Nanorod-based piezo-electrocatalytic device shows promise for non-invasive use

Uric acid (UA) is typically described as a waste product; a chemical produced by the human body as it metabolises substances called purines, and is mostly expelled in urine. In recent years, UA has been shown to have additional properties, including acting as a neurostimulant and an inducer of inflammation. As such, abnormal levels of UA are increasingly viewed as an alarm signal for numerous physiological and psychological conditions that collectively affect millions of people around the world. Clinical measurement of UA involves taking blood samples, which is slow and invasive. If UA could instead be monitored via sweat, this would provide opportunities for non-invasive, continuous, wearable and remote analysis of this biomarker.

Doing this would require sensors with superior limits of detection (LOD), as the UA level in the sweat of a healthy human is an order of magnitude lower than it is in blood (24.6 µM vs. 240–520 µM, respectively). Writing in the latest issue of Nano Energy [DOI: 10.1016/j.nanoen.2023.108978] researchers from Purdue University report on their contribution to this effort – a highly-sensitive and flexible piezo-electrocatalytic uric acid sensor.

Their device, which they call EPICS, consists of ZnO nanorods grown on an indium tin oxide-coated PET (ITO-PET) substrate, with drop-cast reduced graphene oxide (rGO). ZnO was chosen because it is nontoxic and biocompatible, with wide electrochemical potential windows, and good chemical stability. In addition, it is piezoelectric, which can promote the performance of catalytic processes under mechanical strain. Raman spectroscopy confirmed that the synthesis of the ZnO nanorods enhanced the electrical conductivity of the underlying rGO, promoting more efficient charge transfer between the layers. Cyclic voltammetry measurements were carried out on the device at various stages of its fabrication. This confirmed that the electrochemically-active surface area was boosted by the presence of the nanorods; it was four times higher on the final device than on the rGO-ITO-PET stack. Measurement of the electron transfer kinetics revealed a similar trend.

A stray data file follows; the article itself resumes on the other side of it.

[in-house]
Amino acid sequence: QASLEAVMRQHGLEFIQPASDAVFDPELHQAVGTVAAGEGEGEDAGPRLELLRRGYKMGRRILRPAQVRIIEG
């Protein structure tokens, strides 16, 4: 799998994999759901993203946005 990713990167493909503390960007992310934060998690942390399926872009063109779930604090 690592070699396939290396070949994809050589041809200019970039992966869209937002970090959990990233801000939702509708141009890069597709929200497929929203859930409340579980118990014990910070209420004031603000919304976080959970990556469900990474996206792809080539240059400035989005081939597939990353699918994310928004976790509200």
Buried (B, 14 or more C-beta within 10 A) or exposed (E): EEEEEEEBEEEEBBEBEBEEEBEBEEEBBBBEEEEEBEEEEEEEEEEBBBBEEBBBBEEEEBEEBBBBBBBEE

In a piezo-electrocatalytic device, the target molecule (in this case, UA) is oxidised at the anode (ZnO nanorods), while reduction reactions happen at the cathode. To evaluate the process here, the sensor was fixed at one end at the bottom of a testing beaker filled with a buffer containing 50 µM of UA. A platinum sheet was used as the anode and an Ag/AgCl electrode acted as the reference. A linear motor modulated the bending, changing the applied strain. The shift of the oxidation peak and the increase in current density that resulted from bending confirmed the piezoelectric effect in the ZnO nanorods. It was accompanied by a reduction in electrical resistance and enhanced charge transfer, further promoting the oxidation reaction.

Differential pulse voltammetry was then used to measure the catalytic sensing performance of the device. The team found that their device was almost four times more sensitive to UA when it experienced a small compressive strain (-0.9%) than when the device was undeformed. The maximum sensitivity achieved was 3.91 µA µM-1 cm-2, with a limit of detection of 0.086 µM, “outperforming all reported flexible electrochemical UA sensors.”

The authors suggest that their as-fabricated sensor could be “…. integrated into naturally curved surfaces in the human body, such as nose pads on glasses,” and that their design “allows the possibility of non-invasive monitoring of UA with a boosted performance by otherwise wasted mechanical energy, such as that from the human body.”


Jing Jiang, Ruifang Zhang, Meng Hao Lee, Wenzhuo Wu. “Flexible piezo-electrocatalytic uric acid sensor,” Nano Energy 118 Part A (2023) 108978. DOI: 10.1016/j.nanoen.2023.108978